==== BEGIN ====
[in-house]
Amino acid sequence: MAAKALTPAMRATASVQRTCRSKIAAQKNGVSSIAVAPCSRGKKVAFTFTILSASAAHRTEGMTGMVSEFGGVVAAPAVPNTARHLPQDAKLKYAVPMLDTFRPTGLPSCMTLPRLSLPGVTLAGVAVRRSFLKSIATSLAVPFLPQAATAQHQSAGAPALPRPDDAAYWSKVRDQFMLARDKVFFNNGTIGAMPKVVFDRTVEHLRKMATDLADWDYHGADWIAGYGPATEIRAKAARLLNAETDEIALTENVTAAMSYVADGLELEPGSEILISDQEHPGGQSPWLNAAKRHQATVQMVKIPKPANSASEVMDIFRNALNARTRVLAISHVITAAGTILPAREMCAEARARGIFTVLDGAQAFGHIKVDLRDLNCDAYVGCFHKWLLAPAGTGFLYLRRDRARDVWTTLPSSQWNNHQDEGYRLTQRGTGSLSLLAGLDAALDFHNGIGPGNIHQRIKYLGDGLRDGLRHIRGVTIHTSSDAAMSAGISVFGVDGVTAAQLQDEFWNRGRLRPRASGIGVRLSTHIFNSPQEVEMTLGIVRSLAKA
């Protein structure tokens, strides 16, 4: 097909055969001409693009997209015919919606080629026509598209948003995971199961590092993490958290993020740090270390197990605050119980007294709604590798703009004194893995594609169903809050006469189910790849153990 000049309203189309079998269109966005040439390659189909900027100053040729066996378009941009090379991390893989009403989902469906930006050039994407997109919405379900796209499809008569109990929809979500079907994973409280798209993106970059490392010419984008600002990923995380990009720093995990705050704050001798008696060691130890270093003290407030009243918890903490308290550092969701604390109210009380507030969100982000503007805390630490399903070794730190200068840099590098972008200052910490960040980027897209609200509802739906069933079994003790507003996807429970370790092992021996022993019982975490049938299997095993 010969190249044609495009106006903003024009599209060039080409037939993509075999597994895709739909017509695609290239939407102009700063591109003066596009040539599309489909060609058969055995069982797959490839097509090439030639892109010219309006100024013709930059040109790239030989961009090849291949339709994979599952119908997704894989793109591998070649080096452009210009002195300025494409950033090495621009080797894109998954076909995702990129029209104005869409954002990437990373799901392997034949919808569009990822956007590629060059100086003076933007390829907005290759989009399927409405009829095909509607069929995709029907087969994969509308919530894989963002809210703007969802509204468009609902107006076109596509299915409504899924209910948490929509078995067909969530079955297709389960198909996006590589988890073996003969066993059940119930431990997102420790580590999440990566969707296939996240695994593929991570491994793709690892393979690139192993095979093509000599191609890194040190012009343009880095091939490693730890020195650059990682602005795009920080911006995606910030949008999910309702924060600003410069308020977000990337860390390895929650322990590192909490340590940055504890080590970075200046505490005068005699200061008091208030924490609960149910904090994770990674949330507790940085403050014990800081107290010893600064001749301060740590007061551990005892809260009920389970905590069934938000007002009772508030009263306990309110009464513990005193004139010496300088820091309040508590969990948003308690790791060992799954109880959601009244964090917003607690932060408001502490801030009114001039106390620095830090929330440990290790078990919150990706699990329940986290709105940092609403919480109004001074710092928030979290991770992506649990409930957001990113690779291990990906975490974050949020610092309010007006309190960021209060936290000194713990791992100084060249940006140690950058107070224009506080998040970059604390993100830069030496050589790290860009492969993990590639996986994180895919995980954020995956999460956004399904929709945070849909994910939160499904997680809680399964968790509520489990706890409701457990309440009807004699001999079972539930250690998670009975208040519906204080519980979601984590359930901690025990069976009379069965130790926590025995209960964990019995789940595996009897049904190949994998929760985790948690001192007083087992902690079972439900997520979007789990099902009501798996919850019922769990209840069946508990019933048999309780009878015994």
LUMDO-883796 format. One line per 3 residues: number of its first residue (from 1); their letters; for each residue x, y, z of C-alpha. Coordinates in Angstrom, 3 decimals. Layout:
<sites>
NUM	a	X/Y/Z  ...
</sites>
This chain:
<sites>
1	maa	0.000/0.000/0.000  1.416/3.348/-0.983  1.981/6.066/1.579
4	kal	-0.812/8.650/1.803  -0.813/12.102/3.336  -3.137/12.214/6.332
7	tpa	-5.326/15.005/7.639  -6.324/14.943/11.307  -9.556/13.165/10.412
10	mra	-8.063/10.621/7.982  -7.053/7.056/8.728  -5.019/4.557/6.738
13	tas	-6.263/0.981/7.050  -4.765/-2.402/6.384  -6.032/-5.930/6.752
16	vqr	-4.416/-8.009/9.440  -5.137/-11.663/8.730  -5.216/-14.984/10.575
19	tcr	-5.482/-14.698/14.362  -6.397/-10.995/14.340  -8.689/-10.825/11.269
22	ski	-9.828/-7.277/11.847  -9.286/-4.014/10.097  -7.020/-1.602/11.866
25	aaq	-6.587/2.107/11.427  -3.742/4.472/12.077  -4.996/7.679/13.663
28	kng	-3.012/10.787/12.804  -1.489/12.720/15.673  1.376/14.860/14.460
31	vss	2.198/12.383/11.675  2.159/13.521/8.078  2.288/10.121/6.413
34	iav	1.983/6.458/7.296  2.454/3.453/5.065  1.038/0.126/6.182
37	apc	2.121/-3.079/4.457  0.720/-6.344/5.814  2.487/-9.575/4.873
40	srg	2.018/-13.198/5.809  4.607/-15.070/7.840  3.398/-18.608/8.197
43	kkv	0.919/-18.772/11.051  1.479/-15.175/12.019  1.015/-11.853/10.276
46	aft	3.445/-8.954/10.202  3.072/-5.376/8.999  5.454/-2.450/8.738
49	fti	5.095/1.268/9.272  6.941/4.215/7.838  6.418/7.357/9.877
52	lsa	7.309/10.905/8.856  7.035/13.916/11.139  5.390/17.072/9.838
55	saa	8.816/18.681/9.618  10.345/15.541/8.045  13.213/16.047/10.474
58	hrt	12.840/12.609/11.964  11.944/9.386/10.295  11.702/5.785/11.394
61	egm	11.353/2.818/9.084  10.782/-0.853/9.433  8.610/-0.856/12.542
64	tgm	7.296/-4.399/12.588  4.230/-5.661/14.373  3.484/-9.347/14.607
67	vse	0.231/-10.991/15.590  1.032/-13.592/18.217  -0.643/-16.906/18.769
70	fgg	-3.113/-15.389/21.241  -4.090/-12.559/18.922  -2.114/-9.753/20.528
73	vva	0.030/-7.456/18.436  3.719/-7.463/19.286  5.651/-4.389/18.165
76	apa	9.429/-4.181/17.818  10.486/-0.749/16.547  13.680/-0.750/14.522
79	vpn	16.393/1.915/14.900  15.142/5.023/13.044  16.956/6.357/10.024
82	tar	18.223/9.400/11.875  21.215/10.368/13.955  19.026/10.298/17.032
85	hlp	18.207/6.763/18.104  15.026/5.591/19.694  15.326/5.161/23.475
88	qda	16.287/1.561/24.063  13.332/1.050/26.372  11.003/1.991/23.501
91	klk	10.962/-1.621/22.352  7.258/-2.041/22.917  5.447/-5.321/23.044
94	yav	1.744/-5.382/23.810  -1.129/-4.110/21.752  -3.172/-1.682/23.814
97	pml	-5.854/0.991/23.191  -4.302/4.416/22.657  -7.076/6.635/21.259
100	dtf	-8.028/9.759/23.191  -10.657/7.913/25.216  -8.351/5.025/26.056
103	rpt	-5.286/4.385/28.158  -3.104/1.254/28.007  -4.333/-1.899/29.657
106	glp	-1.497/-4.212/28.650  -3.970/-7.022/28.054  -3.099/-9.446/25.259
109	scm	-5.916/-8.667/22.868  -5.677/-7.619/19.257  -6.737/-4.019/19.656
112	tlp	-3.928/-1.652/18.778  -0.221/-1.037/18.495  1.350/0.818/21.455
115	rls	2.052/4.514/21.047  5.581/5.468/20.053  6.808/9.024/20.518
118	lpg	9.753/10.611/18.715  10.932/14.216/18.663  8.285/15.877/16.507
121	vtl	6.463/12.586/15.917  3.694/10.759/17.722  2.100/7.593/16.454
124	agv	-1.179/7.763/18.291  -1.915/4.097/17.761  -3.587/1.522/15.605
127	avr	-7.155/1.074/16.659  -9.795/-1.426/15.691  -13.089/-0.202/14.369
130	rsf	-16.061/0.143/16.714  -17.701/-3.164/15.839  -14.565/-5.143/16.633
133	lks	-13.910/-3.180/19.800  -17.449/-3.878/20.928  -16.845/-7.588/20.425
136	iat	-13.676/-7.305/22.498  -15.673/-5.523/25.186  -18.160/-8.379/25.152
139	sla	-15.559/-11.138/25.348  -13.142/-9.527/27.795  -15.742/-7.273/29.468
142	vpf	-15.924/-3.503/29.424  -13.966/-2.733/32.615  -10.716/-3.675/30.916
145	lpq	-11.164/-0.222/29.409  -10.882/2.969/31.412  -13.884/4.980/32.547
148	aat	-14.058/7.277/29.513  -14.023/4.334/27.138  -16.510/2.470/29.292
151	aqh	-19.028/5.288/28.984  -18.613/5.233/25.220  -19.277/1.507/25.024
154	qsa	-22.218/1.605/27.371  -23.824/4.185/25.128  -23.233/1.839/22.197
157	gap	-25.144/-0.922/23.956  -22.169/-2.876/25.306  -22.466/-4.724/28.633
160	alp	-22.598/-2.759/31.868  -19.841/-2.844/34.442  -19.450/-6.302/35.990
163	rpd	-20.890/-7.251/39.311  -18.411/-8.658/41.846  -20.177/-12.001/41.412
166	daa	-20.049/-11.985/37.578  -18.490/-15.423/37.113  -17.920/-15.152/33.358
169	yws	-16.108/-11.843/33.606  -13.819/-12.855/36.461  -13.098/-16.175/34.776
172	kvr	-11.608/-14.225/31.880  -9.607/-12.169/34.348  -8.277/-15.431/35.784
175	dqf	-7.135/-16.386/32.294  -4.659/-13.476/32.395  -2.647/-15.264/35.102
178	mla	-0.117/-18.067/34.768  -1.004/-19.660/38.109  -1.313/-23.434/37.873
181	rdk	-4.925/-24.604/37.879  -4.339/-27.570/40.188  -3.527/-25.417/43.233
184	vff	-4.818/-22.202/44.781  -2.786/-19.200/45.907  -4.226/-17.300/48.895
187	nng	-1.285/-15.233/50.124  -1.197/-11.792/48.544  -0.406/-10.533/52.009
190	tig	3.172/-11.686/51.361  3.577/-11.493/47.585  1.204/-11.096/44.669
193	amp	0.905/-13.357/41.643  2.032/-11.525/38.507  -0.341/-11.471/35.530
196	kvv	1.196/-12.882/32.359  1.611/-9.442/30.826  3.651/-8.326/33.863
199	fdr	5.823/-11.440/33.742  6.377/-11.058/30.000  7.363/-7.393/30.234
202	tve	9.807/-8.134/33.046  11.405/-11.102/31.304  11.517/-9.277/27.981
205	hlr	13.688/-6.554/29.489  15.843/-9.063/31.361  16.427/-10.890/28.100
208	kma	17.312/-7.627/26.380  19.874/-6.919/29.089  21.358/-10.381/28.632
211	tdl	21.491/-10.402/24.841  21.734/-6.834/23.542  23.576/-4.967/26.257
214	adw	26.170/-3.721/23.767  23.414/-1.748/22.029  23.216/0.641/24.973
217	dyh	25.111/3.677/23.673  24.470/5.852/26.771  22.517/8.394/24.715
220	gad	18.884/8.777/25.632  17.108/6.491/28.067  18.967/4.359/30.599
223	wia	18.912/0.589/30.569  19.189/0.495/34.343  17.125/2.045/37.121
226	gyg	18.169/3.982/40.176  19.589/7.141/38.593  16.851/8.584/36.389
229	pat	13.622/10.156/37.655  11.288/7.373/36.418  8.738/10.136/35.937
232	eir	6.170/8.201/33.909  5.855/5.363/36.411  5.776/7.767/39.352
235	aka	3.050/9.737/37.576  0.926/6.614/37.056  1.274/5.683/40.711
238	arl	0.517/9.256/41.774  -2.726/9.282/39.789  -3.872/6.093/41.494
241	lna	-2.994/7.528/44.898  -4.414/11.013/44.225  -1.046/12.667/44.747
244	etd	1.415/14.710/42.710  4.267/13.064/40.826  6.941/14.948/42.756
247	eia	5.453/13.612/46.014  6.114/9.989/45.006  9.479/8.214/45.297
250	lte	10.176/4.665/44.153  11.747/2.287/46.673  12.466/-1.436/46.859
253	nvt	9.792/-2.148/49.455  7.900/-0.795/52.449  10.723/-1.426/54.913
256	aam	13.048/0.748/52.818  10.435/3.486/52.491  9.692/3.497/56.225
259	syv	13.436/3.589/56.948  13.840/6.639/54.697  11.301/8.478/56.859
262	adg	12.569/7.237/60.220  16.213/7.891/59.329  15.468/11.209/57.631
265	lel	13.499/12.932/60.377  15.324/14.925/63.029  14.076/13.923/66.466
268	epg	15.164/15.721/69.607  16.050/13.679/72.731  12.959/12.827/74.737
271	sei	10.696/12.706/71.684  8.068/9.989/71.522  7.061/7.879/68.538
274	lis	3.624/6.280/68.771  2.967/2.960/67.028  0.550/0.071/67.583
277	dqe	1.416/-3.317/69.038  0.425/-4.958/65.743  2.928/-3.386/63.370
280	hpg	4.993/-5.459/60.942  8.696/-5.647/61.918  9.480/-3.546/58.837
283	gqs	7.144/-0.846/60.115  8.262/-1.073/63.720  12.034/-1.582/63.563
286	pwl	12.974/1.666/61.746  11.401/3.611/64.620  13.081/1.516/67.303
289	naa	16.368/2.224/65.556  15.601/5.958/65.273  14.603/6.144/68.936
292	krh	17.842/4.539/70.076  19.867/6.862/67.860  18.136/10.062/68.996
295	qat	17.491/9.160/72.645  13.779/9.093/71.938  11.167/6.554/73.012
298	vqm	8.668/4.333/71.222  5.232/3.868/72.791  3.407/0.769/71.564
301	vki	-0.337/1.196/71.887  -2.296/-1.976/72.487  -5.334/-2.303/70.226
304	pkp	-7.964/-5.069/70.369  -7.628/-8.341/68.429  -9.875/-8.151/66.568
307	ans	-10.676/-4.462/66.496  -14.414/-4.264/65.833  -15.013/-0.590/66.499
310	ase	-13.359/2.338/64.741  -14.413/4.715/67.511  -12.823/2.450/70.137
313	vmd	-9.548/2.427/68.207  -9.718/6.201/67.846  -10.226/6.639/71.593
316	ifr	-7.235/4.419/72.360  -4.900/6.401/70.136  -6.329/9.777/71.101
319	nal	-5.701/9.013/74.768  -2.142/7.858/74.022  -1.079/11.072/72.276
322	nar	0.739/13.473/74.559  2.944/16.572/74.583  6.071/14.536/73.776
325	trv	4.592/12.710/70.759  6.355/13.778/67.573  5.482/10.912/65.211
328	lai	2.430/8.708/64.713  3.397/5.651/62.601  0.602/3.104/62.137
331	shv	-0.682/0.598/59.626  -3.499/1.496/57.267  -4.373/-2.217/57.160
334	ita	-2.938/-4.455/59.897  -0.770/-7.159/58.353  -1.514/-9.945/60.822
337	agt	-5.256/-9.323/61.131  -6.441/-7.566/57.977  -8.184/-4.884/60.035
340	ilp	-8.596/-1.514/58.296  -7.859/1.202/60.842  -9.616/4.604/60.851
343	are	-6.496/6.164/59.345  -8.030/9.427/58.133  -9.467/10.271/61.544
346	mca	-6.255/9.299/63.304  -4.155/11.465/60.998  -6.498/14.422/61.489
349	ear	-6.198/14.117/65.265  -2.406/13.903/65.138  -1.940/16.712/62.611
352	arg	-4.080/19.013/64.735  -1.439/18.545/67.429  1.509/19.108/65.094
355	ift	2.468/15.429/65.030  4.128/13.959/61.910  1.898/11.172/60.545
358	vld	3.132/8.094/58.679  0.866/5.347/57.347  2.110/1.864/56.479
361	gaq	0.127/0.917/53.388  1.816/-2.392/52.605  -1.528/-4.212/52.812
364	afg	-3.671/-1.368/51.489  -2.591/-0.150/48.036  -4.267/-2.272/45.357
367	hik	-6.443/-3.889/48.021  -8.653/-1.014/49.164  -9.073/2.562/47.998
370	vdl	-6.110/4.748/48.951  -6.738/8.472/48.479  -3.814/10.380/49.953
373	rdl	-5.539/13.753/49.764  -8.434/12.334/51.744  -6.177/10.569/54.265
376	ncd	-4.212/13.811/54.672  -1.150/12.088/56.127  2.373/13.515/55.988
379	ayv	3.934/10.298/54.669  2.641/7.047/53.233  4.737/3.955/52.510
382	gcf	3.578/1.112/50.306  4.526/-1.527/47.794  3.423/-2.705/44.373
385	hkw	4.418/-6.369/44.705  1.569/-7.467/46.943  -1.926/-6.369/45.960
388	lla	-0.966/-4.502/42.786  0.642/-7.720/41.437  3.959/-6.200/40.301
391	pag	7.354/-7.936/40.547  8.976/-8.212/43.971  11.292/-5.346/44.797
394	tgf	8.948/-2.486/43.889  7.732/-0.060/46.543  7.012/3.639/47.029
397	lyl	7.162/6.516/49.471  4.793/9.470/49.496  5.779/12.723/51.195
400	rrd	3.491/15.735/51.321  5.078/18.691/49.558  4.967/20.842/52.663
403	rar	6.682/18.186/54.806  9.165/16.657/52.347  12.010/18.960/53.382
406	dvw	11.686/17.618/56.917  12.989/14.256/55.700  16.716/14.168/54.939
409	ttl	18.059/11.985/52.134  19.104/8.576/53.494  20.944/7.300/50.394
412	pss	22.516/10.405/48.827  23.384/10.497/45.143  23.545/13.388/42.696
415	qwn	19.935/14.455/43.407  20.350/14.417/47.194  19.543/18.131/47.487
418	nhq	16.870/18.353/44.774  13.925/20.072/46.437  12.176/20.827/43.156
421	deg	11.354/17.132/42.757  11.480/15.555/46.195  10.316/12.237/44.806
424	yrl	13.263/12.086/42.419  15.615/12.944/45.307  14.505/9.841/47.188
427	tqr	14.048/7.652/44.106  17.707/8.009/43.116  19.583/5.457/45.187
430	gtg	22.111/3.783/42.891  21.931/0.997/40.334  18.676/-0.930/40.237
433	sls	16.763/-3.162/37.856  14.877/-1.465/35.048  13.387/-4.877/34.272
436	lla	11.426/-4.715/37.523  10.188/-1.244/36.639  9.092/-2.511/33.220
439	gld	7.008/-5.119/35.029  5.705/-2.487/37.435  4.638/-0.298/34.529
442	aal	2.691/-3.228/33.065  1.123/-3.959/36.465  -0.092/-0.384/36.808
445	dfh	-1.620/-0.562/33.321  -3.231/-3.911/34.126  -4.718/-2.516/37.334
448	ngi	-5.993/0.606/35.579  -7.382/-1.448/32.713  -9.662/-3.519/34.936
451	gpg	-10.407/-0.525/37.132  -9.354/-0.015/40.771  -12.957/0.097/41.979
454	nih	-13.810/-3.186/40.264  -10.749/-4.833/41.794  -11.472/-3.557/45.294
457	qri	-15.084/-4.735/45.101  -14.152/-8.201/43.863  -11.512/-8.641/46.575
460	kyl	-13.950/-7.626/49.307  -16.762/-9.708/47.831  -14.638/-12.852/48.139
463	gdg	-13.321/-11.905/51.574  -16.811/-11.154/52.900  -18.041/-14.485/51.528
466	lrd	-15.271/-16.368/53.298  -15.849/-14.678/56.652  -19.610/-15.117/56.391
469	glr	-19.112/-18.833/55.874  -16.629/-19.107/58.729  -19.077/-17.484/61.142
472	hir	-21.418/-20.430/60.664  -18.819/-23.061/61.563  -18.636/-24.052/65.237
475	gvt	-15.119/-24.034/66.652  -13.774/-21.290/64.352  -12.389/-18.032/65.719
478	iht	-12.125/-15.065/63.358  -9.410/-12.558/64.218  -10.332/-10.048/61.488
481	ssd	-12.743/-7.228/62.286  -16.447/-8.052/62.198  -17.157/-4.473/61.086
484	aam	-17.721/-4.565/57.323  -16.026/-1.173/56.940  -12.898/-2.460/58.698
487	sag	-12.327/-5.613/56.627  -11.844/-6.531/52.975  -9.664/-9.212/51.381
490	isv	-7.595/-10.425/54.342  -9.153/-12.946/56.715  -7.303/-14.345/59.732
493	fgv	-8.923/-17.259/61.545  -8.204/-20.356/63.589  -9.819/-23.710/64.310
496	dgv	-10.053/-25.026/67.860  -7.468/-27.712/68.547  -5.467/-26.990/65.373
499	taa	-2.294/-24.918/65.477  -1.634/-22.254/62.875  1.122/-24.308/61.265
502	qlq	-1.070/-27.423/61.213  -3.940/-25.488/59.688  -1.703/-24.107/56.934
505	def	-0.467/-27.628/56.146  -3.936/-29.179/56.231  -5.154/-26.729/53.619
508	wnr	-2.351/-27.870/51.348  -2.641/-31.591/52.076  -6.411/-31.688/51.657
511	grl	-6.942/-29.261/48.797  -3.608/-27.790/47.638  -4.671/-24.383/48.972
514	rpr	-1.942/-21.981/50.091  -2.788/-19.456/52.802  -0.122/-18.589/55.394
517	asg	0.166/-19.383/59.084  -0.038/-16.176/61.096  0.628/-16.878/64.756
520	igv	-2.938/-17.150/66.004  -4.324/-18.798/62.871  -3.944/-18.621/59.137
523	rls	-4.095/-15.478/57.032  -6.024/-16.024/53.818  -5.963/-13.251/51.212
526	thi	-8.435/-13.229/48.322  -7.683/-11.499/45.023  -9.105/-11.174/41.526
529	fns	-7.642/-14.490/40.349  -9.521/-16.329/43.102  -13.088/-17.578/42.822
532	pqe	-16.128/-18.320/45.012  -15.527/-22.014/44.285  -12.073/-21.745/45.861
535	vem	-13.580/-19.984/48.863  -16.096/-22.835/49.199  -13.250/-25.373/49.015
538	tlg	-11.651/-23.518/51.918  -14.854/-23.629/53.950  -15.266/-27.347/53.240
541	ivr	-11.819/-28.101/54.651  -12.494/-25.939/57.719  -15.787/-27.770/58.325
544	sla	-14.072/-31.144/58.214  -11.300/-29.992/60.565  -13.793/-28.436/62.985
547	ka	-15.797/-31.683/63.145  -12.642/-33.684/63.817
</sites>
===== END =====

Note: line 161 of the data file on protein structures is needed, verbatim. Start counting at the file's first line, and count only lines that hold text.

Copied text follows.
454	nih	-13.810/-3.186/40.264  -10.749/-4.833/41.794  -11.472/-3.557/45.294